George of the Jungle (film)

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George of the Jungle
George Of The Jungle.jpg
Theatrical release poster
Directed bySam Weisman
Produced byDavid Hoberman
Jordan Kerner
Jon Avnet
Screenplay byDana Olsen
Audrey Wells
Story byDana Olsen
Based onGeorge of the Jungle
by Jay Ward
Starring
Narrated byKeith Scott
Music byMarc Shaiman
CinematographyThomas E. Ackerman
Edited byKent Beyda
Roger Bondelli
Stuart Pappé
Production
company
Distributed byBuena Vista Pictures
Release date
  • July 16, 1997 (1997-07-16)
Running time
92 minutes
CountryUnited States
LanguageEnglish
Budget$55 million[1]
Box office$174.4 million

George of the Jungle is a 1997 American live-action film adaptation of the Jay Ward cartoon of the same name, which is also a spoof of Tarzan. The film was produced by Walt Disney Pictures with Mandeville Films and The Kerner Entertainment Company and was released in theatres on July 16, 1997. It stars Brendan Fraser as the eponymous main character, a primitive man who was raised by animals in an African jungle; Leslie Mann as his love interest; and Thomas Haden Church as her treacherous fiancé.

A direct-to-video sequel, George of the Jungle 2, was released on DVD in 2003, however only three of the original actors (Thomas Haden Church, John Cleese, and Keith Scott) returned for the sequel.

Plot[edit]

In an animated sequence, a plane flying through the fictional Bukuvu region in the heart of East Africa crashes. A child on board the plane, George, disappears into the jungle and is raised by a sapient, talking gorilla named Ape. Twenty-five years later, George, who enjoys swinging on vines to move about but has a habit of crashing into trees, has grown to be King of the Jungle.

Ursula Stanhope, a San Francisco heiress, tours Uganda with local guide Kwame and a trio of porters. Ursula is tracked down and joined by her fiancé, Lyle Van De Groot, with two poachers named Max and Thor. Kwame tells the group of the "White Ape", a local legend of a superhuman primate that rules the jungle. The next day Lyle, insistent on taking Ursula home as soon as possible, goes into the jungle with her to find the White Ape and they are attacked by a lion. Lyle knocks himself out trying to flee while Ursula is saved by George. George takes Ursula to his treehouse home and cares for her, introducing her to Shep, an African bush elephant that acts like George's dog, and Tookie, a toco toucan. George is smitten with Ursula and attempts to woo her; Ursula reciprocates his attraction, and her time spent with George makes her no longer wish to return home.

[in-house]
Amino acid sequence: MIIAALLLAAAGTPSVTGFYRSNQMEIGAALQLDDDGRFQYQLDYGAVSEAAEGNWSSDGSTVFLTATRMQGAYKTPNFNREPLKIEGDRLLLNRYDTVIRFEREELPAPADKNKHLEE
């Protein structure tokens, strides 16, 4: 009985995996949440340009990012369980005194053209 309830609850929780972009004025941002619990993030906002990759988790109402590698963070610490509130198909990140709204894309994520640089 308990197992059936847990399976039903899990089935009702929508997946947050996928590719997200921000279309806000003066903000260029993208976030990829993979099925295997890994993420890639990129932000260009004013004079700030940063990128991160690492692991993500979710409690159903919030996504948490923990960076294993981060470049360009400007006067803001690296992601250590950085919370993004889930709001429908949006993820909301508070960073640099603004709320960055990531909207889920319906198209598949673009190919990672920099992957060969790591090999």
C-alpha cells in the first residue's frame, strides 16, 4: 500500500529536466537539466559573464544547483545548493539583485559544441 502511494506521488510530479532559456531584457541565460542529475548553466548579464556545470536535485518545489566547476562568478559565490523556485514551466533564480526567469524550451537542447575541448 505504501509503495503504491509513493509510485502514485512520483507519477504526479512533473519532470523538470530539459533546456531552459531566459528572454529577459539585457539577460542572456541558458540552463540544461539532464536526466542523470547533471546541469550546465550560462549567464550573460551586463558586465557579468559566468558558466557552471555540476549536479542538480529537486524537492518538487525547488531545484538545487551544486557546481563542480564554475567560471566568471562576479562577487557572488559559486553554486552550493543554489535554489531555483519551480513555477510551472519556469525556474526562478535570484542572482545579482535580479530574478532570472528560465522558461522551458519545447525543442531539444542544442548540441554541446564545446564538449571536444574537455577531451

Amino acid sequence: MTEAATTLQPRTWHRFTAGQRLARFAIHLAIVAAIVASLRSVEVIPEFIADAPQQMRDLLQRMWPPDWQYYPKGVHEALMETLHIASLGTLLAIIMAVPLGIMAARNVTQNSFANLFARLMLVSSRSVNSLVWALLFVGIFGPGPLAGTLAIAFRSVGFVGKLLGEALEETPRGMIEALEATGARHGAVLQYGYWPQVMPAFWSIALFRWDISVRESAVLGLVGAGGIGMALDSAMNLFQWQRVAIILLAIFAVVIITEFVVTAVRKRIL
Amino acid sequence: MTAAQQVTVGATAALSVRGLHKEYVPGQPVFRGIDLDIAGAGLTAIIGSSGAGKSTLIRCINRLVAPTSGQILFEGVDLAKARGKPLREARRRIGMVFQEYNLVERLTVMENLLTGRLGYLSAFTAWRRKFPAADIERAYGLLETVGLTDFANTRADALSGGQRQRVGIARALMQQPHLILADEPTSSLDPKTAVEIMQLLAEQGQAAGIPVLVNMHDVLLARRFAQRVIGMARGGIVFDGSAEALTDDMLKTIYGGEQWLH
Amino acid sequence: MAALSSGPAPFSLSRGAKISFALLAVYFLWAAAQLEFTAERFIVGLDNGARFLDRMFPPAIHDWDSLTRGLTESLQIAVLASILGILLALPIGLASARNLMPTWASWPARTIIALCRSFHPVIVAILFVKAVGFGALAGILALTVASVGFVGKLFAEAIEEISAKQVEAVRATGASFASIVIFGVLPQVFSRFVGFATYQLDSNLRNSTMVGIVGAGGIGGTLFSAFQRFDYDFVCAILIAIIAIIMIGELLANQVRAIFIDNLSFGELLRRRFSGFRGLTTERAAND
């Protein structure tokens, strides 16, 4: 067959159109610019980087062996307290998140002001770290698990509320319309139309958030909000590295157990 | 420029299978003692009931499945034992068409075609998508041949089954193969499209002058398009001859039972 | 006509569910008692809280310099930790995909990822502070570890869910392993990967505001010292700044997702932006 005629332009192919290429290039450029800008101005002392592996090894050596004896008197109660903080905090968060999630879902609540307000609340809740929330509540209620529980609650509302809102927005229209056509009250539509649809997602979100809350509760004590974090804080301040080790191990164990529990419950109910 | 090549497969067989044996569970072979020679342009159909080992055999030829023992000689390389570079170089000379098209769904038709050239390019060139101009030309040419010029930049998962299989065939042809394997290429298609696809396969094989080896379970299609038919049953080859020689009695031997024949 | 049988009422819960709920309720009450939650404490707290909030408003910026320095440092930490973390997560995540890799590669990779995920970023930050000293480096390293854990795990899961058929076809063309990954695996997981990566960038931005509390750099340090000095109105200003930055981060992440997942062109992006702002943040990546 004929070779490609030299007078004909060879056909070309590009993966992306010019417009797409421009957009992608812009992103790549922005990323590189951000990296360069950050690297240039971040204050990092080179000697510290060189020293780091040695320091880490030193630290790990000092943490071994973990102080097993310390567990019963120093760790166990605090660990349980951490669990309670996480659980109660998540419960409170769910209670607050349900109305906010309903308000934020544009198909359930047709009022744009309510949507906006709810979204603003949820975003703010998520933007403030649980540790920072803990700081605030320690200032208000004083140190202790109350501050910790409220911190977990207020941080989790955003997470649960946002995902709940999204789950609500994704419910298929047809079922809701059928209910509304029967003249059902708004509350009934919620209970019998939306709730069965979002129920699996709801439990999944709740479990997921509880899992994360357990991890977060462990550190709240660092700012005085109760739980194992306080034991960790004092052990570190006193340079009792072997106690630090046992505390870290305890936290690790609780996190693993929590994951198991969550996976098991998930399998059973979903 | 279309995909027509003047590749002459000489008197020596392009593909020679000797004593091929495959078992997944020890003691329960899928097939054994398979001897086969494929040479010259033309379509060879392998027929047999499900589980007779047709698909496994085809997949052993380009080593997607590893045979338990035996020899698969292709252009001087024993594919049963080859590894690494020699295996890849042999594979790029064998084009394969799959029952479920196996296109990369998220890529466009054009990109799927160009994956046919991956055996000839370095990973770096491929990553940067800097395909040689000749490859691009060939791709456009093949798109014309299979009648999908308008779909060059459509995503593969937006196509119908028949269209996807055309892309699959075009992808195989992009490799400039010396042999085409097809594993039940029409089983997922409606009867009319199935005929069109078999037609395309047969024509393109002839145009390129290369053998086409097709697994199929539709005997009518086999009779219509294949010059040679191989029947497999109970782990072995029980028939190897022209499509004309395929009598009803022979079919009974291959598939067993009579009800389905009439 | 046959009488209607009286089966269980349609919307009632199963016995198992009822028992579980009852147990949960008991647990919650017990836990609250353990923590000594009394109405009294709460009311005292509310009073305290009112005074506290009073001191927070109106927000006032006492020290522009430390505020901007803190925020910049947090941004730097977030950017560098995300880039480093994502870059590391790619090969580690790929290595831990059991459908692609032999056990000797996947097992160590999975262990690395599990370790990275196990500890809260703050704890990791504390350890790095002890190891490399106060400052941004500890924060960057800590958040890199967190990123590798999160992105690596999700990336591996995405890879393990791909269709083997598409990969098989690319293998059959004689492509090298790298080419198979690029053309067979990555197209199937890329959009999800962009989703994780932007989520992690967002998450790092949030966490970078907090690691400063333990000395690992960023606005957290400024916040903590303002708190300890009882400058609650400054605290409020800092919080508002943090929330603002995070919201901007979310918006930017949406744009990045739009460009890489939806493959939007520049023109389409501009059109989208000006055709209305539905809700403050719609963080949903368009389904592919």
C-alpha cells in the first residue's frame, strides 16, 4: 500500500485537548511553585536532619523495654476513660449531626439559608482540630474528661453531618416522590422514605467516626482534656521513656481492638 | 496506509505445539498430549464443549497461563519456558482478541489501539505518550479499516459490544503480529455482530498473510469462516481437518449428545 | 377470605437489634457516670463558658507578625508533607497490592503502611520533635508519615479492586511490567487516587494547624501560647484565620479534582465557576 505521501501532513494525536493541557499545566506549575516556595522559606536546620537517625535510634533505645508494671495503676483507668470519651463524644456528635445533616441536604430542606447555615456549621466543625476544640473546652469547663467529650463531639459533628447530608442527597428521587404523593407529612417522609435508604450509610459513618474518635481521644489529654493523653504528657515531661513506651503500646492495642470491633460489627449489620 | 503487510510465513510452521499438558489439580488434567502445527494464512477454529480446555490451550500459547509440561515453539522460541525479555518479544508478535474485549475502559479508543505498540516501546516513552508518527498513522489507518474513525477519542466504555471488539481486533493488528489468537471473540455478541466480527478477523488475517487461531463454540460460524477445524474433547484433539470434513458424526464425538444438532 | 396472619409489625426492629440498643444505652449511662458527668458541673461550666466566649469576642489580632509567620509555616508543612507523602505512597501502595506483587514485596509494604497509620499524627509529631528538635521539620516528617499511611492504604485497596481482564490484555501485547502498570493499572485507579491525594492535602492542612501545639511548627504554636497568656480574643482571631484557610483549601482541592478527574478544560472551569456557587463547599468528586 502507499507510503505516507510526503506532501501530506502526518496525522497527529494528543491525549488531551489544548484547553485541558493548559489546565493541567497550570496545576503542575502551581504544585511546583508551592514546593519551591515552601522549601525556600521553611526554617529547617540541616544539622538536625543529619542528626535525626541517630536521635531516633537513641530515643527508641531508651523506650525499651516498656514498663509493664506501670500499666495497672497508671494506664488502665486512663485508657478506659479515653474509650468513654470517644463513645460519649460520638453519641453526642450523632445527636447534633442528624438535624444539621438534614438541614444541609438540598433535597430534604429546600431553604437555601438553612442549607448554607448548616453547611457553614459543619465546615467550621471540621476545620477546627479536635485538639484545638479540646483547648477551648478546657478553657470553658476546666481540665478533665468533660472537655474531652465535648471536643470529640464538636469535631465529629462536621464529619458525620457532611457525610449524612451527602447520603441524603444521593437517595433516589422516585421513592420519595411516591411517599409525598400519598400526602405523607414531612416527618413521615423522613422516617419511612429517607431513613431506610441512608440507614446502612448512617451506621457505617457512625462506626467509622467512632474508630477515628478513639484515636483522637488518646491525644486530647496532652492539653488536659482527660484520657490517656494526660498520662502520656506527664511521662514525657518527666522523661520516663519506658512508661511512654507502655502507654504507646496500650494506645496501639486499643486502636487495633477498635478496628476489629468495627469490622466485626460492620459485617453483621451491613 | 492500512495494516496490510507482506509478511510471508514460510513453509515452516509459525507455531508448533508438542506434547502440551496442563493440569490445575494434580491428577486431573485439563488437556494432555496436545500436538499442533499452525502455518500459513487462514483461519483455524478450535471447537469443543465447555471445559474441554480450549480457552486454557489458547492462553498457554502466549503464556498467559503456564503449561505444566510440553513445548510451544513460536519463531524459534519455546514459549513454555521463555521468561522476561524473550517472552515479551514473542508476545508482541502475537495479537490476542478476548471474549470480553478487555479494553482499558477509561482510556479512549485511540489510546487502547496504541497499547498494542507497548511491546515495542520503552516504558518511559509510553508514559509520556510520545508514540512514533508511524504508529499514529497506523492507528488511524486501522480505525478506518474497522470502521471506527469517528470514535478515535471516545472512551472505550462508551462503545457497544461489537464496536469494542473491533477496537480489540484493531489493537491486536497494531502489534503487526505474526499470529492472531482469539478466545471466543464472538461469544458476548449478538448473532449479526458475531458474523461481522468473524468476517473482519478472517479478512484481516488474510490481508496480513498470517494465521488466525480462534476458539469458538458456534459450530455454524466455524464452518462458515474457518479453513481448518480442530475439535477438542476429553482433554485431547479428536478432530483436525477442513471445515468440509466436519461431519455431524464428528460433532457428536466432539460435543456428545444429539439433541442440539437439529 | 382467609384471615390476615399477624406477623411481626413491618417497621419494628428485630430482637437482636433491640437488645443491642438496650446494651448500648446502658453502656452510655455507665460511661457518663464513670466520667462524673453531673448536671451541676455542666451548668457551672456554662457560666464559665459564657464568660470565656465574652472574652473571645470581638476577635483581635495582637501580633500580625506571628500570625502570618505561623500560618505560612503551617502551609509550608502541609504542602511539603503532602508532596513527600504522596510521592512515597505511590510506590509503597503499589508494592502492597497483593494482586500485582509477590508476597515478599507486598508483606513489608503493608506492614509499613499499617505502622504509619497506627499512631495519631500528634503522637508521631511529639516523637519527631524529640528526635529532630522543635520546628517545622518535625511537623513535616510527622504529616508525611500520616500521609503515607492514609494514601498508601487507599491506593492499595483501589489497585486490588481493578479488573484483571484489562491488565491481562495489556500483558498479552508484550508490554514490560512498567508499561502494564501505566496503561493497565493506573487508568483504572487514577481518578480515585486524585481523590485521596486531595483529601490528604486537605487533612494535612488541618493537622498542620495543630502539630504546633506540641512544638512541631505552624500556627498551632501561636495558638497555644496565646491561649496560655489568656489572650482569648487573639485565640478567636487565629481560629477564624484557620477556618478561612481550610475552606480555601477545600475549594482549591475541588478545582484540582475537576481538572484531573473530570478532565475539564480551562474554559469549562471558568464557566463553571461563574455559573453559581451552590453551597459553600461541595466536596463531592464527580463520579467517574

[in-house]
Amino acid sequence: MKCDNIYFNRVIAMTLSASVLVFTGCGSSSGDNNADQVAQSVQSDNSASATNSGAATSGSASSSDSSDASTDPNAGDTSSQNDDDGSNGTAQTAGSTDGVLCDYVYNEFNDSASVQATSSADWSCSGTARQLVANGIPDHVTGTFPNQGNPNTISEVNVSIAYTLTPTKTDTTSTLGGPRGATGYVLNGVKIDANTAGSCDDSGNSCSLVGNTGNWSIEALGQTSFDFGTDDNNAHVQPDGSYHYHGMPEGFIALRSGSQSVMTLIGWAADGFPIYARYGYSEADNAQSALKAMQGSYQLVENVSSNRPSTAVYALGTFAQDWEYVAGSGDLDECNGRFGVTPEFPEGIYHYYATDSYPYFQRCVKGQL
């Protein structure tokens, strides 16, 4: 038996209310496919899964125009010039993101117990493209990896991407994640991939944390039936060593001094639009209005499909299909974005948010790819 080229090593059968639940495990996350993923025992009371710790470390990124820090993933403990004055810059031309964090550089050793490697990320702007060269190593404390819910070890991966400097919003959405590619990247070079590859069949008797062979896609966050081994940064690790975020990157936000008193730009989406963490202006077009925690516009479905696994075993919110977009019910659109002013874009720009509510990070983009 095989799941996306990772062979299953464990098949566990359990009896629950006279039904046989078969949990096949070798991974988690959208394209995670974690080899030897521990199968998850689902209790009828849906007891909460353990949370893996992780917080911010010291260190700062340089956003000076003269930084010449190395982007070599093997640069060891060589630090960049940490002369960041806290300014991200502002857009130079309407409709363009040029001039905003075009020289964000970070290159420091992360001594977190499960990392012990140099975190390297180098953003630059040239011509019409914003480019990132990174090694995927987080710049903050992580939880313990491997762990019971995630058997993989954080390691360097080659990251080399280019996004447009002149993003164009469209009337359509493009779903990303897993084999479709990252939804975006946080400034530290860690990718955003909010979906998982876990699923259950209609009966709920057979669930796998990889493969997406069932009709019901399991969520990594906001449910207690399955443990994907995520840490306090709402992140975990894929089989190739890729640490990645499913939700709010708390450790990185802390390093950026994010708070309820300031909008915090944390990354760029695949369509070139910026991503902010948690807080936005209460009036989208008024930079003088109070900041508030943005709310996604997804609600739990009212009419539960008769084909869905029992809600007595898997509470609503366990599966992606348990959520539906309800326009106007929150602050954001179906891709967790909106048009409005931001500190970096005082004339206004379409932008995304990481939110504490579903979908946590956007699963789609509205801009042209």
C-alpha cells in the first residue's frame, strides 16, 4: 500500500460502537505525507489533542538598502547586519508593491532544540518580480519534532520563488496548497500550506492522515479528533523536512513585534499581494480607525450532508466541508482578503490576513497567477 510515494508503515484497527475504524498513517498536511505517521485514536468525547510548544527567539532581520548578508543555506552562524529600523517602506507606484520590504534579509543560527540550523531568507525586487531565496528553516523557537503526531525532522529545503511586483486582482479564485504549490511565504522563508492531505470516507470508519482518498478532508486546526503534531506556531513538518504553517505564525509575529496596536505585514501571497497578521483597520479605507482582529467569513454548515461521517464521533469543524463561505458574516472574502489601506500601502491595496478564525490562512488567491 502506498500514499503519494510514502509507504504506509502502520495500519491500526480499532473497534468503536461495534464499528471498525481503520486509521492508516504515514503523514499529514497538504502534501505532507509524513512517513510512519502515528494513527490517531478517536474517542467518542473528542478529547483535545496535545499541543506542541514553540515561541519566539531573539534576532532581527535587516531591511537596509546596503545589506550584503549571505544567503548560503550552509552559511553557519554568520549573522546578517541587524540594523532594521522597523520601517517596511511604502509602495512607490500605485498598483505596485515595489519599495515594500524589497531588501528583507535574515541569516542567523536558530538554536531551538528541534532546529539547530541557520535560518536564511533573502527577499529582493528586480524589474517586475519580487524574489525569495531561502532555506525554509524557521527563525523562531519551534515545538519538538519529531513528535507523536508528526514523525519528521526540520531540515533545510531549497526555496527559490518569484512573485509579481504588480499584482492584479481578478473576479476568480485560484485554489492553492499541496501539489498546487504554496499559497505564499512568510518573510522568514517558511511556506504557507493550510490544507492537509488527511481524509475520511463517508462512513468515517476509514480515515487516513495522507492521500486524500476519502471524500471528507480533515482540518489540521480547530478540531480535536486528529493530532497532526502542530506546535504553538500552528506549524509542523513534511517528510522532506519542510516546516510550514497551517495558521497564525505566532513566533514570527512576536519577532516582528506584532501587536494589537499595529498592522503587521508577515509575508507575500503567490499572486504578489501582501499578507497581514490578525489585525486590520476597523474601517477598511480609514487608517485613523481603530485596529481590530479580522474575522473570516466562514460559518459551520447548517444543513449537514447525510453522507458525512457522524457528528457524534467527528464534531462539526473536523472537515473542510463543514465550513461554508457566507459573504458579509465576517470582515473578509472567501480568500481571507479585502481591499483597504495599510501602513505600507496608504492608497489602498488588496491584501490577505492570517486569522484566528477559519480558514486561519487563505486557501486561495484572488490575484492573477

Lyle, Max and Thor find the treehouse and Lyle confronts Ursula and George. Max and Thor make to shoot Shep for his ivory, and Ape shouts at Shep to run. Everyone is stunned by the sight of a talking ape and Max and Thor decide to tranquilize and capture him. George runs to stop them and is accidentally shot by Lyle, who thought his gun was a novelty lighter. Lyle and the poachers are imprisoned and Lyle is identified as the shooter by the porters; Max and Thor are released and resolve to capture Ape to make a fortune in Las Vegas. Meanwhile, Ursula takes George home to get medical help for his wound and to see the human world he belongs in.

While Ursula is at work, George explores San Francisco and uses his vine-swinging to rescue a paraglider that got tangled in the Bay Bridge. Ursula, uninterested in marrying Lyle, admits the truth to her parents, but her overbearing mother Beatrice objects. At a party intended to celebrate Ursula's engagement, Beatrice takes George aside and coldly tells him she will not let Ursula's engagement fall apart, and refuses to let George be with her. In Africa, Max and Thor capture Ape, who manages to order Tookie to find George before he falls unconscious. Tookie flies to San Francisco and George returns to the jungle, leaving Ursula in the night. While Ursula's parents comfort her, she realizes she loves George and goes to find him, much to Beatrice's dismay but to her father's approval.

Ape tricks the poachers into circling the jungle and returning to the treehouse where George confronts them and incapacitates them with his animal friends. However, Lyle arrives: the narrator explains that Lyle escaped prison, joined a cult, and is now an ordained minister. Lyle has the mercenaries he brought with him subdue George and takes Ursula to the nearby Ape River, where he has a boat waiting to escape while he performs a marriage ceremony. However, the river is a harsh series of rapids that hurtle the two into danger. George performs a big swing, only to crash into a massive tree. However, the tree falls over the river and he pulls Ursula to safety. Lyle ends up in a cave and, believing he is still sharing the boat with Ursula, proclaims them wedded; he lights his lighter and beholds that he just married himself to a gorilla.